NIR and Py-mbms coupled with multivariate data analysis as a high-throughput biomass characterization technique: a review
- 1Department of Forest Biomaterials, North Carolina State University, Raleigh, NC, USA
- 2National Renewable Energy Laboratory, Biosciences Center, Golden, CO, USA
Optimizing the use of lignocellulosic biomass as the feedstock for renewable energy production is currently being developed globally. Biomass is a complex mixture of cellulose, hemicelluloses, lignins, extractives, and proteins; as well as inorganic salts. Cell wall compositional analysis for biomass characterization is laborious and time consuming. In order to characterize biomass fast and efficiently, several high through-put technologies have been successfully developed. Among them, near infrared spectroscopy (NIR) and pyrolysis-molecular beam mass spectrometry (Py-mbms) are complementary tools and capable of evaluating a large number of raw or modified biomass in a short period of time. NIR shows vibrations associated with specific chemical structures whereas Py-mbms depicts the full range of fragments from the decomposition of biomass. Both NIR vibrations and Py-mbms peaks are assigned to possible chemical functional groups and molecular structures. They provide complementary information of chemical insight of biomaterials. However, it is challenging to interpret the informative results because of the large amount of overlapping bands or decomposition fragments contained in the spectra. In order to improve the efficiency of data analysis, multivariate analysis tools have been adapted to define the significant correlations among data variables, so that the large number of bands/peaks could be replaced by a small number of reconstructed variables representing original variation. Reconstructed data variables are used for sample comparison (principal component analysis) and for building regression models (partial least square regression) between biomass chemical structures and properties of interests. In this review, the important biomass chemical structures measured by NIR and Py-mbms are summarized. The advantages and disadvantages of conventional data analysis methods and multivariate data analysis methods are introduced, compared and evaluated. This review aims to serve as a guide for choosing the most effective data analysis methods for NIR and Py-mbms characterization of biomass.
Introduction for Biomass Chemical Composition
Biomass is a complicated mixture of organic and inorganic compounds. It is mainly composed of cellulose, hemicelluloses and lignins, as well as minor components, such as proteins, extractives, ash, and other nonstructural mineral materials. Because of its renewable nature and chemical composition, biomass is an attractive feedstock for energy and chemical products (Ragauskas et al., 2006; Himmel et al., 2007; Wei et al., 2009; Sluiter et al., 2010). In order to provide an effective guide for feedstock selection and process development, it is very important to measure biomass chemical composition accurately and efficiently (Sluiter et al., 2010; Templeton et al., 2010; Daystar et al., 2013). In this paper, we will review the use of two high-throughput techniques, near infrared spectroscopy (NIR) and pyrolysis-molecular beam mass spectrometry (Py-mbms) in biomass characterization. The advantages and disadvantages of different data analysis methods, including band/peak assignment, tools for spectral treatments and resolution enhancement and multivariate data analysis methods, are introduced, compared and evaluated. Selected research publications are reviewed and categorized as “case studies” according to the ways they analyzed data and the specific biomass properties that are evaluated.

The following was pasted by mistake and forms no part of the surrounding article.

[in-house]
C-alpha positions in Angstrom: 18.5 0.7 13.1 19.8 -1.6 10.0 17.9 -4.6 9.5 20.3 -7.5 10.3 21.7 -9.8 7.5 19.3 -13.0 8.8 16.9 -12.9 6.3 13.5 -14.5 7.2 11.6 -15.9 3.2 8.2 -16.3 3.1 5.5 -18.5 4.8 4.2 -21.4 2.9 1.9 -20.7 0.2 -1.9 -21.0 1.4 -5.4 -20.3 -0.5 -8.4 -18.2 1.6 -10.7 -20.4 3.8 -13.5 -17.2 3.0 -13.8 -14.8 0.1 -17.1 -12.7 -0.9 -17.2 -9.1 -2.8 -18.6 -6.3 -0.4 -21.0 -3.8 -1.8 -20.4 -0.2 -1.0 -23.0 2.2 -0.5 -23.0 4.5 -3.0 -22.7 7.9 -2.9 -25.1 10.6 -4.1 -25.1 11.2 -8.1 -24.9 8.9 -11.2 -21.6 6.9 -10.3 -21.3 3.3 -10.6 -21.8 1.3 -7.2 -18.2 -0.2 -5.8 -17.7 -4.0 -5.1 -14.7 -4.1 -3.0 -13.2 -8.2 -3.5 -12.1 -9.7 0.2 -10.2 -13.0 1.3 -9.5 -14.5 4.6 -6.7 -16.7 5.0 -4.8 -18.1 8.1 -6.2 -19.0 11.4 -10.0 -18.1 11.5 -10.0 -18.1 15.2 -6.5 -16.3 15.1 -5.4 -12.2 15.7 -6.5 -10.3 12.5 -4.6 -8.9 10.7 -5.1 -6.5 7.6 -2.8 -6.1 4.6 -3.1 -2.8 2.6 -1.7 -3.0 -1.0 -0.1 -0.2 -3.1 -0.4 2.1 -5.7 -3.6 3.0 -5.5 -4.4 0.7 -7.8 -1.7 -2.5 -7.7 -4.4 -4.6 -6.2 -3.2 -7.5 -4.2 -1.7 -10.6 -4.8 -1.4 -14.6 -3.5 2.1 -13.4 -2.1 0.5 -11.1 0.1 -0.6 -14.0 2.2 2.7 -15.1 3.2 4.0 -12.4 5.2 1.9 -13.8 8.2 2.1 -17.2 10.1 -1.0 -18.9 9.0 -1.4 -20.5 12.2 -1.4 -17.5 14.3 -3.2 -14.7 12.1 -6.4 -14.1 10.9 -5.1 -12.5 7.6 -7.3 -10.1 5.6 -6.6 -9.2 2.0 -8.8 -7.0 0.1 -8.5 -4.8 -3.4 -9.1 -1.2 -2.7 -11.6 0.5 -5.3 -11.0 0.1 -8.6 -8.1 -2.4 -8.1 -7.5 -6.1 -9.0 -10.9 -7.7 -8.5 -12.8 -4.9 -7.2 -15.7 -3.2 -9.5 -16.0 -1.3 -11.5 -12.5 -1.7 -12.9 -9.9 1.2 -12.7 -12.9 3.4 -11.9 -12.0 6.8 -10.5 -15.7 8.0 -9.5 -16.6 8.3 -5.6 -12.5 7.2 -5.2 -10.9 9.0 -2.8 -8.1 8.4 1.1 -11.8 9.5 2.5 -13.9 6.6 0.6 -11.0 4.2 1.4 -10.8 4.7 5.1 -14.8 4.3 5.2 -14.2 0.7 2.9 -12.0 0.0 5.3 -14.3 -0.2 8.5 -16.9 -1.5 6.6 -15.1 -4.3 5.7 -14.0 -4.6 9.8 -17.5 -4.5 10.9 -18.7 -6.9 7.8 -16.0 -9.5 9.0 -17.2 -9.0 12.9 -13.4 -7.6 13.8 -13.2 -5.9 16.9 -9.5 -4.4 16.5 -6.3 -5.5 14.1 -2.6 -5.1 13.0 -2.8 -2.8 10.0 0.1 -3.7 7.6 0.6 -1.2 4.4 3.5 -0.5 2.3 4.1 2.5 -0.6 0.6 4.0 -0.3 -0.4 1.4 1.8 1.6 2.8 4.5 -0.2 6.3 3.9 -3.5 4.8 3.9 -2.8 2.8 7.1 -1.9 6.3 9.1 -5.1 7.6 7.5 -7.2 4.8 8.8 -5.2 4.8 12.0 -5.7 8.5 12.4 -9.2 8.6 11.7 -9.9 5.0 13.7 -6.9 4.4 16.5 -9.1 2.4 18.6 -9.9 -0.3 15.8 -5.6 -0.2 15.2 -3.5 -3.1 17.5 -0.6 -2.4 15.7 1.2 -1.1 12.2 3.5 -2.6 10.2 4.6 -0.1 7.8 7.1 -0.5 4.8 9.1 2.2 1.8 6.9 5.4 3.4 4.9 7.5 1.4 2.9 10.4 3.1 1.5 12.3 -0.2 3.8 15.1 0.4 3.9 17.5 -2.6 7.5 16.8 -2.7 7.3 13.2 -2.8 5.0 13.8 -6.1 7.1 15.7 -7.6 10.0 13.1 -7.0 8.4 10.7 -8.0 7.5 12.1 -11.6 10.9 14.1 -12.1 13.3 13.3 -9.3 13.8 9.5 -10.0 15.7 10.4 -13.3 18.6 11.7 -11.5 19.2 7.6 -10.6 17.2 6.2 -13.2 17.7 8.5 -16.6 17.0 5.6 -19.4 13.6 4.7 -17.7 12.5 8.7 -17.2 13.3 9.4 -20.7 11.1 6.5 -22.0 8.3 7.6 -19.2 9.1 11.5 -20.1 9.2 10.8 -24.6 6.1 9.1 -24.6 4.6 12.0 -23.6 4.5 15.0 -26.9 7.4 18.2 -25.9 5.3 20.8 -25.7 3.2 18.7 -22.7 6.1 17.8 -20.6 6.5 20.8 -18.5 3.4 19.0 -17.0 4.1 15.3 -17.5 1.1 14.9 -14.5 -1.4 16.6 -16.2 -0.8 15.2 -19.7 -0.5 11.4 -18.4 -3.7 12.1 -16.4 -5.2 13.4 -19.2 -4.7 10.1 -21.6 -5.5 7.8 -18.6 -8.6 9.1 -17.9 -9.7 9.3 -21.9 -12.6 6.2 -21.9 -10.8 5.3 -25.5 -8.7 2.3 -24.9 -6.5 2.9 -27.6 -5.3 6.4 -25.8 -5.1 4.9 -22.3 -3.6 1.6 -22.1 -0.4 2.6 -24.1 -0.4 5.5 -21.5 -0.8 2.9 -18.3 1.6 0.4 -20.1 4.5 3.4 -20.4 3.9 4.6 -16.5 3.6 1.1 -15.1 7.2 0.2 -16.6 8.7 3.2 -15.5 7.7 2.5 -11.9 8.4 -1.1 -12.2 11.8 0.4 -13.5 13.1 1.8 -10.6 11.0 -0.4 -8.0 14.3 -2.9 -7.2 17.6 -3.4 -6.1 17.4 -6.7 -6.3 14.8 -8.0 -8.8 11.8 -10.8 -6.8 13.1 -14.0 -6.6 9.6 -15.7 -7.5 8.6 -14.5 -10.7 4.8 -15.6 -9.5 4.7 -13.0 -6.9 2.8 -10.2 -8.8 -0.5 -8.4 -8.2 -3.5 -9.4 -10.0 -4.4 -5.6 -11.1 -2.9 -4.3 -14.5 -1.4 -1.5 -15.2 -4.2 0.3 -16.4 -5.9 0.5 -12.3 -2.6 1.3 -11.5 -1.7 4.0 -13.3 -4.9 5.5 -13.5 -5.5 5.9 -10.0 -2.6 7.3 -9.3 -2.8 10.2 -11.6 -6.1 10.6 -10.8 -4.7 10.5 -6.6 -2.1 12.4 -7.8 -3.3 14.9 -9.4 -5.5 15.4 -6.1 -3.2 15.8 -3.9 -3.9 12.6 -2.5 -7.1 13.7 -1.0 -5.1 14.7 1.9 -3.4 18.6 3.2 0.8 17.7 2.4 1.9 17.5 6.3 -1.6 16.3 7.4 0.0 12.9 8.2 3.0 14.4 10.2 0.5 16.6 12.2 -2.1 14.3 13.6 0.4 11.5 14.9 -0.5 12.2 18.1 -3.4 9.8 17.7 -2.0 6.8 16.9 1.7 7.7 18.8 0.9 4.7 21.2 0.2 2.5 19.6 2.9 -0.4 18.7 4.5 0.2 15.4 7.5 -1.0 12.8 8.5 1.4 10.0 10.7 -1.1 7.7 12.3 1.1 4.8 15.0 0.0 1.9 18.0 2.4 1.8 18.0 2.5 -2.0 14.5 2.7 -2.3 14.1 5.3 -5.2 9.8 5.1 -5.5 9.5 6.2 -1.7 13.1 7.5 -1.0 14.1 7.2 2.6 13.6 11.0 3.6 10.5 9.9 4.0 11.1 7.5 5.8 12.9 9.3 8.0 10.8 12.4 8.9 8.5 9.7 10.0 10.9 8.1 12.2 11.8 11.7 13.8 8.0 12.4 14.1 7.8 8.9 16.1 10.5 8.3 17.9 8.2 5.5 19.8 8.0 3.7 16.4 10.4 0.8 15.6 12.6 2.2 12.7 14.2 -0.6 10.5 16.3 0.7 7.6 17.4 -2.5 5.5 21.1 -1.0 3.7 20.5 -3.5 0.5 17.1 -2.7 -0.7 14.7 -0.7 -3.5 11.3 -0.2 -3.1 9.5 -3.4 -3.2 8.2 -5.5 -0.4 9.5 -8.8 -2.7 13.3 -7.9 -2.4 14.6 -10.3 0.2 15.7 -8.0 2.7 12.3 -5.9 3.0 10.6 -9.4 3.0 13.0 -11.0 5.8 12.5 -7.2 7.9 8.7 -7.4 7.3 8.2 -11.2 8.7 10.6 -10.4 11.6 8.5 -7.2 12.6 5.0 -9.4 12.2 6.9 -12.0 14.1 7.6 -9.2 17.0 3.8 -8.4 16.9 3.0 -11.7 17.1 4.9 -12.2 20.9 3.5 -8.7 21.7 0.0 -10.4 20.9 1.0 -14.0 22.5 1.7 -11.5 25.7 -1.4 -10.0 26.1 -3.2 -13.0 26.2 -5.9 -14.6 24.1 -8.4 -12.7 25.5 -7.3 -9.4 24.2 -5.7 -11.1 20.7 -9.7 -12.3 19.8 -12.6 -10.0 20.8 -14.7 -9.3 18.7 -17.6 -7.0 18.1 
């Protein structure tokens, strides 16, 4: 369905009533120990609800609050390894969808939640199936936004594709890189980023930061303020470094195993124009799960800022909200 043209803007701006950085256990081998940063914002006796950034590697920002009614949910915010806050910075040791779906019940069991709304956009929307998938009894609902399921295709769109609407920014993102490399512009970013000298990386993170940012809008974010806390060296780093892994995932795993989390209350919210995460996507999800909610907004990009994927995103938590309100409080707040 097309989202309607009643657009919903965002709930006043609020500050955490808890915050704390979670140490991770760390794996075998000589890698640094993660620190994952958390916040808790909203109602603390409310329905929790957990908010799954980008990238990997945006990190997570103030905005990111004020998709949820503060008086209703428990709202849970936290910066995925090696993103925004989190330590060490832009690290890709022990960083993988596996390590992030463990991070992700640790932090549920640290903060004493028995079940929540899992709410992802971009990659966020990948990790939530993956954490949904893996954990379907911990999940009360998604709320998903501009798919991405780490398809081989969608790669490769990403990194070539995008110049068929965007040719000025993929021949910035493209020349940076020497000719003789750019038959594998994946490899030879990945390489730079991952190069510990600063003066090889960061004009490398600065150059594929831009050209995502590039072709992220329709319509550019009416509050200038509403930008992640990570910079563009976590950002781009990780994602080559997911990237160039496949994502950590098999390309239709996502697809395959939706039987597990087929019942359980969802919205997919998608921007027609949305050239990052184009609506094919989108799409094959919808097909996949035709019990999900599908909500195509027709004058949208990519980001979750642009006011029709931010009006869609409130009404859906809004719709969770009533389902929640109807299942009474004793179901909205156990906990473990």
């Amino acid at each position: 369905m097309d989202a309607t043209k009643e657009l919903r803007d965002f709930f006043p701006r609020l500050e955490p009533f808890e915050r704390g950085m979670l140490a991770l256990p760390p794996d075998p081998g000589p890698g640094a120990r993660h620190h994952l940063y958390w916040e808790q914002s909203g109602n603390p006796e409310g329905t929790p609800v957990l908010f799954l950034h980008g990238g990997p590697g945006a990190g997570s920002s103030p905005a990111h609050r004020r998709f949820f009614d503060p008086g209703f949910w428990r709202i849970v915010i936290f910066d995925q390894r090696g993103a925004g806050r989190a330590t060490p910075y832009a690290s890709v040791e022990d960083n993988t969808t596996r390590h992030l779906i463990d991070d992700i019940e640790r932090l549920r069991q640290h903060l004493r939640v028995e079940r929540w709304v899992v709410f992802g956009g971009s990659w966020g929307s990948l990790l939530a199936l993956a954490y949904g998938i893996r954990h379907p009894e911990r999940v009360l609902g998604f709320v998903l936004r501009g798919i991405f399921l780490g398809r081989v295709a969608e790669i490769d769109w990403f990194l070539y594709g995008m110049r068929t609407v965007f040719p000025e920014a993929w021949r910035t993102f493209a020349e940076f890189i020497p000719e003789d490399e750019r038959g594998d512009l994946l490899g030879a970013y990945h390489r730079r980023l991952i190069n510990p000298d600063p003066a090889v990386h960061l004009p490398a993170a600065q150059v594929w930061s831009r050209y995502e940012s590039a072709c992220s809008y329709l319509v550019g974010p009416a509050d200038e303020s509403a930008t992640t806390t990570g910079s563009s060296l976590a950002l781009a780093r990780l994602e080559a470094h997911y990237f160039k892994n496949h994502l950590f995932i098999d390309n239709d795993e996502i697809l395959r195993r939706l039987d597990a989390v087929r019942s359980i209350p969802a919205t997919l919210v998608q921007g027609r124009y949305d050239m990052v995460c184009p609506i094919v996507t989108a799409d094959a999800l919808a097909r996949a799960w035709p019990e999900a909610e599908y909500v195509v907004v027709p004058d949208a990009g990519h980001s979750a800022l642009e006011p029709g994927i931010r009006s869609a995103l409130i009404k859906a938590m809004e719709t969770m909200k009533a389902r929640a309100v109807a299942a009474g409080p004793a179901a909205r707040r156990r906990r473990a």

Conventional Biomass Characterization Relevant to Biofuel Production
Traditional biomass compositional analysis, based on two-stage sulfuric acid hydrolysis followed by gravimetric and instrumental analysis, has been used to measure lignin and carbohydrates for more than 100 years. These methods have been used by researchers for studies of wood materials, animal food, human health, bioenergy production, and many other areas related to biomaterials. The history and uses of these methods were reviewed in detail elsewhere (Sluiter et al., 2010). The analytical uncertainty for different methods was also evaluated by statistical analysis and reported as the standard deviation of measurement for each component (Templeton et al., 2010). Other wet chemical techniques also include: acidolysis, thioacidolysis, nitrobenzene oxidation, transesterification, acetyl bromide method, orcinol method, Van Soest method, etc. Routine procedures, a number of less common methods, and new analytical methods developed for research purposes in the field of wood chemistry are described in books (Browning, 1967; Sjöström and Alén, 1999). These techniques quantify important chemical structure biomass, but they are time consuming and laborious.
Separately, combustion-related properties are of interest for the utilization of biomass in biofuel and biopower production. There are three types of combustion-related properties: morphological, physical, and chemical properties (Braadbaart and Poole, 2008). Traditional fuel analysis of biomass includes ultimate analysis, proximate analysis, and thermogravimetric analysis. In addition, ash composition and sulfur can be determined and used to predict fuel indices, especially for slagging behavior, aerosol formation, and corrosion related risks (Obernberger, 2014).